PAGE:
While Congress could have erected additional safeguards, this court cannot say, in response to a facial challenge, that the statute's provision for district court oversight is constitutionally insufficient.

C. Pointing to other quasi-criminal proceedings, Respondents argue that § 4248 fails to provide required notice, burdens of proof, or rights to a jury trial. But, because the Supreme Court has found a clear and convincing standard adequate for civil commitment,19 and because § 4248 does not establish criminal proceedings, this court does not find the procedures adopted to be facially invalid.


This court rejects the Respondents' vagueness challenges.

Terms such as "child molestation" and "sexually violent conduct" have a plain meaning and are not "so vague and standardless that it leaves the public uncertain."20


The Daubert challenge is premature.

Daubert announced an evidentiary rule, not a constitutional standard.21 The Government has yet to put forth the evidence or experts it intends to rely on at an evidentiary hearing. The court concludes that it is proper to wait to evaluate the reliability of any such evidence until such time when a full Daubert hearing can be held.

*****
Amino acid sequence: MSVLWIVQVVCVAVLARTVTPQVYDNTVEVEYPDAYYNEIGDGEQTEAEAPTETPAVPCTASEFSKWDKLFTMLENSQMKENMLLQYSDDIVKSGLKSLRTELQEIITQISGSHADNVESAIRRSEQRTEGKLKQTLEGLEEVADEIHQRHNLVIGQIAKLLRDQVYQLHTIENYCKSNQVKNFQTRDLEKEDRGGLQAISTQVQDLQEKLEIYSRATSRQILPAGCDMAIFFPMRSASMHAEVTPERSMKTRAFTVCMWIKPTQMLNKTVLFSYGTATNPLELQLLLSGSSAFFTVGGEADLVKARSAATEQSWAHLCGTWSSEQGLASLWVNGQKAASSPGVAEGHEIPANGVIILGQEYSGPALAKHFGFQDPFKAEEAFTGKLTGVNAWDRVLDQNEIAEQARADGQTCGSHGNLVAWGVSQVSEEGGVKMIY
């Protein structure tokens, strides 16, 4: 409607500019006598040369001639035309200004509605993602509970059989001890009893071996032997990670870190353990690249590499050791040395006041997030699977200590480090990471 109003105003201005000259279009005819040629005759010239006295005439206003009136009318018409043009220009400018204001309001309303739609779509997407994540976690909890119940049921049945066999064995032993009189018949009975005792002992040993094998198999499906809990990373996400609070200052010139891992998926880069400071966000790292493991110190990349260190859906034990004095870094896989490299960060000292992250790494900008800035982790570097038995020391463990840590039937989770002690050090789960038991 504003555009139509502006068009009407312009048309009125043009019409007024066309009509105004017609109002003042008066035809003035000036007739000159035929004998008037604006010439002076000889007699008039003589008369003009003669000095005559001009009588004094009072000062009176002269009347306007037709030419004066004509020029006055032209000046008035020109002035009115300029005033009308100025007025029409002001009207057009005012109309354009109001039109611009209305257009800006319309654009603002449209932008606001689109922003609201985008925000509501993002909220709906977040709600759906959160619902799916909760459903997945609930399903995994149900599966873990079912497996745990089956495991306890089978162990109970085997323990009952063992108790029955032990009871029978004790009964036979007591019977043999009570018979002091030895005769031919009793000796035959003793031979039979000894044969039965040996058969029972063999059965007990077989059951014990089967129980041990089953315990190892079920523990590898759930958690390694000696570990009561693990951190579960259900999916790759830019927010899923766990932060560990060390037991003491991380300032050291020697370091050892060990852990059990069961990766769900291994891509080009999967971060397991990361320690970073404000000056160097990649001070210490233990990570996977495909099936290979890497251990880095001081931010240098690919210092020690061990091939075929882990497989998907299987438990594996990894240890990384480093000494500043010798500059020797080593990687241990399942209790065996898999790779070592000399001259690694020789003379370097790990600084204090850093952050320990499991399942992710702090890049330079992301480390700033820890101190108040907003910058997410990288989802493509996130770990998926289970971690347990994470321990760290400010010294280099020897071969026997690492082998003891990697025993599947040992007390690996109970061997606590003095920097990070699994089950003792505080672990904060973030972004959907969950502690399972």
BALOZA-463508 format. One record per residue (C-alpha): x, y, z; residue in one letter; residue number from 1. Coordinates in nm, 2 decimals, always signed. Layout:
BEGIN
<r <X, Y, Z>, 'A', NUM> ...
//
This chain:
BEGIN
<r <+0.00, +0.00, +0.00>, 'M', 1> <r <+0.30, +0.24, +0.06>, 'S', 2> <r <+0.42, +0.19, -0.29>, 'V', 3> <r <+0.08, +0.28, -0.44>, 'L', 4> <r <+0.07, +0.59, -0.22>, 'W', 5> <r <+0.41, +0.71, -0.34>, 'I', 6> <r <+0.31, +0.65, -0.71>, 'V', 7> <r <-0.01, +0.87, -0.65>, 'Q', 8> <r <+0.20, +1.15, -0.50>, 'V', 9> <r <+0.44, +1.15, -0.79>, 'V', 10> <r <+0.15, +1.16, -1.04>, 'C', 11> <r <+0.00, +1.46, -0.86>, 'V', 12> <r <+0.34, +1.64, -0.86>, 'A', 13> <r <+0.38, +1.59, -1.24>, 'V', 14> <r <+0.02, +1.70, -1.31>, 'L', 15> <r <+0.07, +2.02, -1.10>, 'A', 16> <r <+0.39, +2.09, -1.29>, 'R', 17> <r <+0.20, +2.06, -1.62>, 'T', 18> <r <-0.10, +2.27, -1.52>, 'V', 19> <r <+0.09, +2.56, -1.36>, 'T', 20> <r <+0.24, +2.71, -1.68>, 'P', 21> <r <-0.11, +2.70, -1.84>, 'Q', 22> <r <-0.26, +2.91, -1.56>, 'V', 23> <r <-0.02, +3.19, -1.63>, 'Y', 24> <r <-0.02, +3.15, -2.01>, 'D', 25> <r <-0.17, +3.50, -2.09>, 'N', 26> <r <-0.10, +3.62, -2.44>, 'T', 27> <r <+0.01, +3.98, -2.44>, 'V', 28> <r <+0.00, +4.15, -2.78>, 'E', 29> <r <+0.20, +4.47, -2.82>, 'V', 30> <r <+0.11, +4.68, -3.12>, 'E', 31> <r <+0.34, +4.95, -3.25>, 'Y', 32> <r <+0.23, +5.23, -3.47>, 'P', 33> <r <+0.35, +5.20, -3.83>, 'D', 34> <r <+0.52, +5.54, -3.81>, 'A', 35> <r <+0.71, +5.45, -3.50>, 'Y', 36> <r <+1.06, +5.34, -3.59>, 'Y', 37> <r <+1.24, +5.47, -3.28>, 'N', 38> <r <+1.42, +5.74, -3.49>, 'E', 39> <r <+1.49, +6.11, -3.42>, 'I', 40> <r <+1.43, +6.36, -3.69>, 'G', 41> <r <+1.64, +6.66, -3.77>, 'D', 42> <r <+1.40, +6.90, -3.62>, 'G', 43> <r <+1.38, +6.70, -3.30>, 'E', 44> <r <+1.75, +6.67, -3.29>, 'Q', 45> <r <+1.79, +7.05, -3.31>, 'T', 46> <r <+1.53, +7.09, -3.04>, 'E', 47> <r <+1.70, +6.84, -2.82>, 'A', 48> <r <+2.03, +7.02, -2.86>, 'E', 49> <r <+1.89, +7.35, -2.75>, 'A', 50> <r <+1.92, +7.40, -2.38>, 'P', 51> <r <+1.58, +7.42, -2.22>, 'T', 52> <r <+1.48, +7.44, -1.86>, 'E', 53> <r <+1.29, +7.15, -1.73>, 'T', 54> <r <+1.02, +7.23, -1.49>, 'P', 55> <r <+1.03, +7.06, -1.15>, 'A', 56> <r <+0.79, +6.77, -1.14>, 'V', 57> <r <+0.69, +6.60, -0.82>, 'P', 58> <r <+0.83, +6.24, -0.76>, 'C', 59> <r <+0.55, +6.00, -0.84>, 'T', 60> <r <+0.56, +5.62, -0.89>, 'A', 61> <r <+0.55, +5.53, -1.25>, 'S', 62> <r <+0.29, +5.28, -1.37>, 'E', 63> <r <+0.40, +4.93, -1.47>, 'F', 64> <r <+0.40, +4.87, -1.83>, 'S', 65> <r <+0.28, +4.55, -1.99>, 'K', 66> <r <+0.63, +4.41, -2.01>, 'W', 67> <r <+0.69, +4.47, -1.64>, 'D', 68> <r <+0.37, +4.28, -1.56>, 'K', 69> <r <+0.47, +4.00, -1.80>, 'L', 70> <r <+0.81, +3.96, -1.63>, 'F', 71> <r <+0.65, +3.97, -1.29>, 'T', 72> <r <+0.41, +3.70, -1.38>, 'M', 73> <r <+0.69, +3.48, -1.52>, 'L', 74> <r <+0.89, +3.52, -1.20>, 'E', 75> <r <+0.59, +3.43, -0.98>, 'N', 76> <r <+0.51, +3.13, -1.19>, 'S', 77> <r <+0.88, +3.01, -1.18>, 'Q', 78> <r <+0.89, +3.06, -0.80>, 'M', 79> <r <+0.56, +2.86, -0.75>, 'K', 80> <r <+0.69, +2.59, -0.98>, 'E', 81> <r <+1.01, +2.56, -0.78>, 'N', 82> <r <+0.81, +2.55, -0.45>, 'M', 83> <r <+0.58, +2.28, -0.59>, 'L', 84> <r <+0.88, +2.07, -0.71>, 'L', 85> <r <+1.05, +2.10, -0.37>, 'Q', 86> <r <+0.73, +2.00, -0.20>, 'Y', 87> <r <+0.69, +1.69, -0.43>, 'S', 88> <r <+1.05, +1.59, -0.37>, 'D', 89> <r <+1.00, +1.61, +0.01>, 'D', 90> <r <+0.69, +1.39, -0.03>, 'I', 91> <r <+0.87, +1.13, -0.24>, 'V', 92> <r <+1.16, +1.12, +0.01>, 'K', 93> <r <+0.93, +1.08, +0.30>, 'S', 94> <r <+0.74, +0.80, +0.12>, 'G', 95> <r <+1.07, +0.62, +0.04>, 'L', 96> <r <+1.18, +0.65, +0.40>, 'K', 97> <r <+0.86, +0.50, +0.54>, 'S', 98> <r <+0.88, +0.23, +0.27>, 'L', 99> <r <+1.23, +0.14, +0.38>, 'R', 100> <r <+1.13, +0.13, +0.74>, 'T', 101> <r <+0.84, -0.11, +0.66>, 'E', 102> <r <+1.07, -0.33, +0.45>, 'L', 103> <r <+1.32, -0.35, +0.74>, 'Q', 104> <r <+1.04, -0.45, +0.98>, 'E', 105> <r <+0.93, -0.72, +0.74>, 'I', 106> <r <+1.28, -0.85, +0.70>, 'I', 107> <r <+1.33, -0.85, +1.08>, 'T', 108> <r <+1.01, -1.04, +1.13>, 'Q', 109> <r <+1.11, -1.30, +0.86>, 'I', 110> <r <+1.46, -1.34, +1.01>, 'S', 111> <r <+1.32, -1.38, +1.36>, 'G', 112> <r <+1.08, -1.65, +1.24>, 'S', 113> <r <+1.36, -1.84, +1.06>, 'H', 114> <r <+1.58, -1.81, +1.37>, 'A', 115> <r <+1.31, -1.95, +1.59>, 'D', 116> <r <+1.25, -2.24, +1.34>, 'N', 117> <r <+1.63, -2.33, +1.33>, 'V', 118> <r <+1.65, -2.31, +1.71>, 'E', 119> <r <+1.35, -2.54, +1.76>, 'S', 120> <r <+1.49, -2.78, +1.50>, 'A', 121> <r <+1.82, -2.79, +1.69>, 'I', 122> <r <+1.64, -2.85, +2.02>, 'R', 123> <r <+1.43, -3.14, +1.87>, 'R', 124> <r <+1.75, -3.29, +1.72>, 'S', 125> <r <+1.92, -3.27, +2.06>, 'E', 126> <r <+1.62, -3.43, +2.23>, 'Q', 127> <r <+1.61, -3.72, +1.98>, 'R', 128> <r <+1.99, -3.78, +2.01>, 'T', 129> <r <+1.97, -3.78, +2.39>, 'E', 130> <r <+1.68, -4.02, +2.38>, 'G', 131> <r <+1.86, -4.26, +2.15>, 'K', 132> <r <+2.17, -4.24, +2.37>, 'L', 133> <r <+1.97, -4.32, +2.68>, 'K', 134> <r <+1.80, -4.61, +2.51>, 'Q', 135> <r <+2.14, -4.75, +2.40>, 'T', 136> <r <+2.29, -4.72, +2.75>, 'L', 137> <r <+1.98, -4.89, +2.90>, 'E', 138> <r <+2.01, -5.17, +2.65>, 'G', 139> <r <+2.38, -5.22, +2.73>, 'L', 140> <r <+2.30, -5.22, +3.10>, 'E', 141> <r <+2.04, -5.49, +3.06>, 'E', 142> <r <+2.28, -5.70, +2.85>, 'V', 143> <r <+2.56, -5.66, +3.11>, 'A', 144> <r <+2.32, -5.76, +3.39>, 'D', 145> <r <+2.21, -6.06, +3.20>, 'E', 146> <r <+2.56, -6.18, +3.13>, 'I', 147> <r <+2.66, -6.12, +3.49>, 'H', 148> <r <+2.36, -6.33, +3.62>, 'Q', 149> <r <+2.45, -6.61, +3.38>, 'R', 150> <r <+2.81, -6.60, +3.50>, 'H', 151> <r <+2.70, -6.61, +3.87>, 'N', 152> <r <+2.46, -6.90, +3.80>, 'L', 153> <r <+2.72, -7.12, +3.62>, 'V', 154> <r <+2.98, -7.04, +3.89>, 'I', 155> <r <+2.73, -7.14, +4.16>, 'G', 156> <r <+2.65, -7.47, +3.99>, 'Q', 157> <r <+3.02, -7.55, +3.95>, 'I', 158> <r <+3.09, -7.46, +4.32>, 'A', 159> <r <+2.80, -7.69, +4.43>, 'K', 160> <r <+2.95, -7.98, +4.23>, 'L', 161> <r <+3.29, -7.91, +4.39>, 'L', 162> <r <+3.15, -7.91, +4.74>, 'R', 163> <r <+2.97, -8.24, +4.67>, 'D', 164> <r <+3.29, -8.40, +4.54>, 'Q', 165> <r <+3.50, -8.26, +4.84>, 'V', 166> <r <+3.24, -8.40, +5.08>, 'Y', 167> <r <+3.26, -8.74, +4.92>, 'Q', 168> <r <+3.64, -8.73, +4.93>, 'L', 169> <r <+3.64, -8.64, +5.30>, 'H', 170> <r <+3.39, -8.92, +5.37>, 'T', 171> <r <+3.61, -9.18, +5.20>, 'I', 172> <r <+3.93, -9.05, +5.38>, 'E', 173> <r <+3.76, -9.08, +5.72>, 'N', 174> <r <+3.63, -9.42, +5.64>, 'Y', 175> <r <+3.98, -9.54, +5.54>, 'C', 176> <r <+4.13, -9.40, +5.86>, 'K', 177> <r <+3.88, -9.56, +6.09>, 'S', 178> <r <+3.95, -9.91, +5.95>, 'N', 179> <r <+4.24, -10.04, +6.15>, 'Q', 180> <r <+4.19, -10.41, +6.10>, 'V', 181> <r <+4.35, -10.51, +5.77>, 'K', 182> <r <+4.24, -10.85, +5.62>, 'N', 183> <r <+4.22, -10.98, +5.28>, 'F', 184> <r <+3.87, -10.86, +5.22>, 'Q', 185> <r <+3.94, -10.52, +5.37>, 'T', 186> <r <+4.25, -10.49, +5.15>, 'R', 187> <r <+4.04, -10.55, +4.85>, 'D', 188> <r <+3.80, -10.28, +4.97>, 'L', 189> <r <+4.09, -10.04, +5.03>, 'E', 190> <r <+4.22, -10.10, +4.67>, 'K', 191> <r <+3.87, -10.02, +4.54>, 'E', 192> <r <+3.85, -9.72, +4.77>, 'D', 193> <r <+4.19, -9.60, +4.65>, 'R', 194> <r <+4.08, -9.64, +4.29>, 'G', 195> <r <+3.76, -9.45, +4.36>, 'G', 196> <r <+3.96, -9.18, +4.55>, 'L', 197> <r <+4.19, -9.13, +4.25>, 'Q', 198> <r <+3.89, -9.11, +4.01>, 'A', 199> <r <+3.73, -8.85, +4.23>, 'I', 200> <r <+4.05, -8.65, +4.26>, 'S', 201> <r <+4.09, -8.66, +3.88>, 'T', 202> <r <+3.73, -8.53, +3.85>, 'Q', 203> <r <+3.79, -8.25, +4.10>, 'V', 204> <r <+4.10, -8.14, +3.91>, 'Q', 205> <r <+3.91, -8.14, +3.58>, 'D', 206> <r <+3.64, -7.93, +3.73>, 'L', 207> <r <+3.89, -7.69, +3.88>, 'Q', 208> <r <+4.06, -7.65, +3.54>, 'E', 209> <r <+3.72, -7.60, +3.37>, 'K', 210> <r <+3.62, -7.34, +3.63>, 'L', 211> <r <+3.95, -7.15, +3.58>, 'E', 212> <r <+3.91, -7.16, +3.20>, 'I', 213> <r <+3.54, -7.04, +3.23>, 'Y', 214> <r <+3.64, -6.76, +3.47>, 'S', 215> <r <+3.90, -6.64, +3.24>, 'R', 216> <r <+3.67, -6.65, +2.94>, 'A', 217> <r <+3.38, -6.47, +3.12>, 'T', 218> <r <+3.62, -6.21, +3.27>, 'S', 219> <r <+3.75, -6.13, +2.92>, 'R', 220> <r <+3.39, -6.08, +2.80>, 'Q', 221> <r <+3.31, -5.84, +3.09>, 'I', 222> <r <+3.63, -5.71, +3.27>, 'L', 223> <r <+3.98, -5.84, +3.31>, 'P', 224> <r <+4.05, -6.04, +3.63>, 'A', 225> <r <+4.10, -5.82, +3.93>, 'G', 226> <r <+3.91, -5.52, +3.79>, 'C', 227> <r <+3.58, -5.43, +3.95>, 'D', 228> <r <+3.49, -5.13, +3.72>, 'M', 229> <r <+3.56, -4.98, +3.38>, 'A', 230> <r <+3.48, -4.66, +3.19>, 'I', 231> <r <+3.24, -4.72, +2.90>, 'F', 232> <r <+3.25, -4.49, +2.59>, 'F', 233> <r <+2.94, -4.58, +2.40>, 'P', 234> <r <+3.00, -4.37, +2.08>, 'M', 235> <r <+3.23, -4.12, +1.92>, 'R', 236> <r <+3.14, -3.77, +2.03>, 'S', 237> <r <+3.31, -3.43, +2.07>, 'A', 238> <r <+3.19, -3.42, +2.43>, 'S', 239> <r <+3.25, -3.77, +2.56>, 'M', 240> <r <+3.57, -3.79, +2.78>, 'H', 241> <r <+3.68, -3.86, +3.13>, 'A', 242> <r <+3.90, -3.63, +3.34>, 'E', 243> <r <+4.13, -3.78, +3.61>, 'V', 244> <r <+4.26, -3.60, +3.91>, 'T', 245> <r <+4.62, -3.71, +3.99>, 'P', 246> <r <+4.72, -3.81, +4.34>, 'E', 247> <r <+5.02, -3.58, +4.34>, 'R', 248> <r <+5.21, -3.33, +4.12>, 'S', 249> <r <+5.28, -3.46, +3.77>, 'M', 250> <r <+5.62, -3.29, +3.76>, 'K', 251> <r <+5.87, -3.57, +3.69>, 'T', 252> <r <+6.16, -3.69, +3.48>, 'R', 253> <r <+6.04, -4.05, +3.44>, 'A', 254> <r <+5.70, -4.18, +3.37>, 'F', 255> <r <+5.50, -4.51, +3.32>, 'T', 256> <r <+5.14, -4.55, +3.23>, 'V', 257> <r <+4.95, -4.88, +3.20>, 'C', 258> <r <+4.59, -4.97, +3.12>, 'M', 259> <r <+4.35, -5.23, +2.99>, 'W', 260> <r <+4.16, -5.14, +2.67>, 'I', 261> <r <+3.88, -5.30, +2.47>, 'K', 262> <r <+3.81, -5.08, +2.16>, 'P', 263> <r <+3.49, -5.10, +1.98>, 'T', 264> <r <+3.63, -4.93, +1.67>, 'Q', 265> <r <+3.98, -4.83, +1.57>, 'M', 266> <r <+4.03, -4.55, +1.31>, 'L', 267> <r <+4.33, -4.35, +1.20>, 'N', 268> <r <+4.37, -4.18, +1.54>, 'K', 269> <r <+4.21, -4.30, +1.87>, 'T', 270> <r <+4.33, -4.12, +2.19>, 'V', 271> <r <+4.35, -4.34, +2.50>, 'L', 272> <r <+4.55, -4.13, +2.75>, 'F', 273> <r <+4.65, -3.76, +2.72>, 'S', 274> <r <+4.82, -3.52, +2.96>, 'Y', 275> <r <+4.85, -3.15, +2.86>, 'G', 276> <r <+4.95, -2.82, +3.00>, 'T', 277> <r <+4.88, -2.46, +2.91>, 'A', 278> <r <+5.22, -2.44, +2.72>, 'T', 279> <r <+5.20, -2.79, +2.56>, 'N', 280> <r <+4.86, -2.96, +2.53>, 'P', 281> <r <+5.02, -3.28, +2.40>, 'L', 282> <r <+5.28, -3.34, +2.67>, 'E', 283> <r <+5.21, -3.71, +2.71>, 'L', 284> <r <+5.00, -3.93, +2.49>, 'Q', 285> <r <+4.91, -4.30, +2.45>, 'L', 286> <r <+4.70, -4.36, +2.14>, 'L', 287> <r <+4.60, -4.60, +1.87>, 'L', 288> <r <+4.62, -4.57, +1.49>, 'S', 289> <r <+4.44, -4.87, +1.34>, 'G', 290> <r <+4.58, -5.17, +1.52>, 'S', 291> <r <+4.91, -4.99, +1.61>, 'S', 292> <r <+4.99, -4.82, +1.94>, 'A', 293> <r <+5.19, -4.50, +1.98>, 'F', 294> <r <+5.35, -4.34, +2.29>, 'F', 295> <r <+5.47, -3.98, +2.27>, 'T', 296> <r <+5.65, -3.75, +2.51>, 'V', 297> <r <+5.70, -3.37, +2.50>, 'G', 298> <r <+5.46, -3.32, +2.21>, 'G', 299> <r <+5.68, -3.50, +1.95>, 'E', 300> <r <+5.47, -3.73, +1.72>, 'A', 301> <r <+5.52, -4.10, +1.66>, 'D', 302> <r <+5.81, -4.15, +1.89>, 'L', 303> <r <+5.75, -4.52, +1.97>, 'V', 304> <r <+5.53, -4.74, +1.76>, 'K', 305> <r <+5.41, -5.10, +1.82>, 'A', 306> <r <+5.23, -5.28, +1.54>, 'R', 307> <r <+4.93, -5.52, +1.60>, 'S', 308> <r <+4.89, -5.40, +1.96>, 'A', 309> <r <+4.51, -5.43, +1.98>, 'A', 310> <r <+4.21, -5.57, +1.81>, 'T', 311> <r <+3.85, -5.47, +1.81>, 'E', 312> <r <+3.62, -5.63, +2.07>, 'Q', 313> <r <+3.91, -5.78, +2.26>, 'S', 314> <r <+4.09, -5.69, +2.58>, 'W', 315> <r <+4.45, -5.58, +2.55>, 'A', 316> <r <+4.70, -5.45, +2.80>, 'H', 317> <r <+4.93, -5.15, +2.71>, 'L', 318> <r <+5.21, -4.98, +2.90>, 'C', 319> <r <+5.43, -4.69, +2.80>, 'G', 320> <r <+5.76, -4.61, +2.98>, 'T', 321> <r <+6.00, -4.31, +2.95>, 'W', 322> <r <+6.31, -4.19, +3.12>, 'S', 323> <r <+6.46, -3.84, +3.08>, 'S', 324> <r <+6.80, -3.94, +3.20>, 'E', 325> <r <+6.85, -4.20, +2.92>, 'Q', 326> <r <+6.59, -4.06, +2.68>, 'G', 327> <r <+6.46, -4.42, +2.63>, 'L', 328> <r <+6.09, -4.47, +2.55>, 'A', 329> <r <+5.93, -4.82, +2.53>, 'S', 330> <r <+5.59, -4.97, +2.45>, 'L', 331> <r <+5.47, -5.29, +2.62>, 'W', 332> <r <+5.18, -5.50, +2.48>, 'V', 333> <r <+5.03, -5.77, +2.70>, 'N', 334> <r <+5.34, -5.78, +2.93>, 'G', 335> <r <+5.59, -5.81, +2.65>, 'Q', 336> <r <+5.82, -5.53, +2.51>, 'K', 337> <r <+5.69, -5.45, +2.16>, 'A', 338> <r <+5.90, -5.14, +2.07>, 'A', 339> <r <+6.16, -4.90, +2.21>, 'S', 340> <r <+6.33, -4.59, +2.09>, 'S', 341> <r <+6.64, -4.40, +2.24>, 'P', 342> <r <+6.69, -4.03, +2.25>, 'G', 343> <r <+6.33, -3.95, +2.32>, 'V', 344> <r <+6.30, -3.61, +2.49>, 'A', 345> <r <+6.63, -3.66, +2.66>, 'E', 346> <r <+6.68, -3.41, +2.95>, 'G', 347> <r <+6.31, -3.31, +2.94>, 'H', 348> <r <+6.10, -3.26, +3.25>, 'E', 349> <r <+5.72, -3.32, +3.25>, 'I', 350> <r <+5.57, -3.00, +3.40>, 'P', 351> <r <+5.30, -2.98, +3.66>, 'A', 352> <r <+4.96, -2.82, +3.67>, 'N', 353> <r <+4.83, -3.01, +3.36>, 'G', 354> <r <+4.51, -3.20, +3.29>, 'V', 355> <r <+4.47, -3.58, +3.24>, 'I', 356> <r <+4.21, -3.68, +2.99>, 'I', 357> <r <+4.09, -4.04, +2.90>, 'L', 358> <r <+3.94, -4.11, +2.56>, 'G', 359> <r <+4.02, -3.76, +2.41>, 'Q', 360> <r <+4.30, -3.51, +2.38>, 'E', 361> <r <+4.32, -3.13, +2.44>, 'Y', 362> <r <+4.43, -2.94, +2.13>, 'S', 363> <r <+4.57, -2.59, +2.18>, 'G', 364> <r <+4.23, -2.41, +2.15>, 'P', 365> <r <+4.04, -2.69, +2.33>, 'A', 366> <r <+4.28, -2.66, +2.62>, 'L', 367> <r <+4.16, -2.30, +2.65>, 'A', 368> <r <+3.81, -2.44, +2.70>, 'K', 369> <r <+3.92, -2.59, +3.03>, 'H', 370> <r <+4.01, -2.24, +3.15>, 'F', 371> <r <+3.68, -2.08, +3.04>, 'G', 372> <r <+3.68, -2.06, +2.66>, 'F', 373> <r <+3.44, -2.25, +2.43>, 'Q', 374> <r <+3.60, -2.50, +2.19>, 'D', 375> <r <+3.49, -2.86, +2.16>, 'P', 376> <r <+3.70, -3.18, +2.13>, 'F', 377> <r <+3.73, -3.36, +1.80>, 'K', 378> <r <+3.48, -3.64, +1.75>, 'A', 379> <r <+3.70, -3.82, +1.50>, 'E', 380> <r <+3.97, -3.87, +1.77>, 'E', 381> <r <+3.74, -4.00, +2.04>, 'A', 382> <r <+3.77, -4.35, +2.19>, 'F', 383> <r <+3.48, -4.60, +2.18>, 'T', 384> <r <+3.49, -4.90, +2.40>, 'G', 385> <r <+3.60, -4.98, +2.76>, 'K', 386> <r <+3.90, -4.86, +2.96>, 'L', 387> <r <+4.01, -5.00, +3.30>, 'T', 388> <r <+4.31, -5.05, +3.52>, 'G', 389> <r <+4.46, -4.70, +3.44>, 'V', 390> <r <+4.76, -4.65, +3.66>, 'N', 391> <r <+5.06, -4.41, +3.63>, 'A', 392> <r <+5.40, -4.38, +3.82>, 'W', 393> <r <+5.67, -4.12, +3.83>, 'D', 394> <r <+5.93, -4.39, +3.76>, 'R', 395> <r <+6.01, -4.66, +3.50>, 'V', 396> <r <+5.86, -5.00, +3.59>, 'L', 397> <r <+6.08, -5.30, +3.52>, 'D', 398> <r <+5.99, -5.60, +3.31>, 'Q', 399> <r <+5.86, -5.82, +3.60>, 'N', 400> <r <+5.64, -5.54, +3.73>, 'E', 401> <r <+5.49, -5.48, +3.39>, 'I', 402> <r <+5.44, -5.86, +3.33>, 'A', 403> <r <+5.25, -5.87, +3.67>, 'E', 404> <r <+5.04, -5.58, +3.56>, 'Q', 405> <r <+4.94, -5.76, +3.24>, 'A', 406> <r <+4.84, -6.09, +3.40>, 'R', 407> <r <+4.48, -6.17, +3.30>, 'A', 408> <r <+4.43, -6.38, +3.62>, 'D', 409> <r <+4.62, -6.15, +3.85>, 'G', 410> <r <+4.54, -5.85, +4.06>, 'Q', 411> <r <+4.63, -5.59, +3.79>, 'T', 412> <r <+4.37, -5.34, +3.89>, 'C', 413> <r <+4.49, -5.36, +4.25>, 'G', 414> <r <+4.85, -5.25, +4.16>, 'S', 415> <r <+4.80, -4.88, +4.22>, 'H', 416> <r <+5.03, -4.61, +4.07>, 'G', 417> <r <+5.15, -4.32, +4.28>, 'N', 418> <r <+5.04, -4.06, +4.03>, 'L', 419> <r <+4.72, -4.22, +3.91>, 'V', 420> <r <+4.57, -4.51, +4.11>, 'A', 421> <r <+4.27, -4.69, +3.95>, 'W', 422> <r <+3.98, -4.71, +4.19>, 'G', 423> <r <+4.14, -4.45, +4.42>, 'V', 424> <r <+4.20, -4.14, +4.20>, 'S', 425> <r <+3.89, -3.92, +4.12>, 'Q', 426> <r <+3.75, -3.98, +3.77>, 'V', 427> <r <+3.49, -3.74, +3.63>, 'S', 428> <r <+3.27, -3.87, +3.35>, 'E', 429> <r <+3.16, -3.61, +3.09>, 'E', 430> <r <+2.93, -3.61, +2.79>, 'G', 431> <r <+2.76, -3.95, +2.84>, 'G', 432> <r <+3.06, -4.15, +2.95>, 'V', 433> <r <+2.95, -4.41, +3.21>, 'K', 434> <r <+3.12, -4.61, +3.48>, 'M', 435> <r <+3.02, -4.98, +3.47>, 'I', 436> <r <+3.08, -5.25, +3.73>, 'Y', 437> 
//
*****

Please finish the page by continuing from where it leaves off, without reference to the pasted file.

An order will issue.

1. For a helpful discussion of the question, see United States v. Sampson, 275 F.Supp.2d 49, 69 (D.Mass.2003) (elucidating the difference between problems of standing and the substantive test that is applied to a facial challenge).

2. 481 U.S. 739, 745, 107 S.Ct. 2095, 95 L.Ed.2d 697 (1987) ("The fact that the Bail Reform Act might operate unconstitutionally under some conceivable set of circumstances is insufficient to render it wholly invalid, since we have not recognized an `overbreadth' doctrine outside the limited context of the First Amendment.").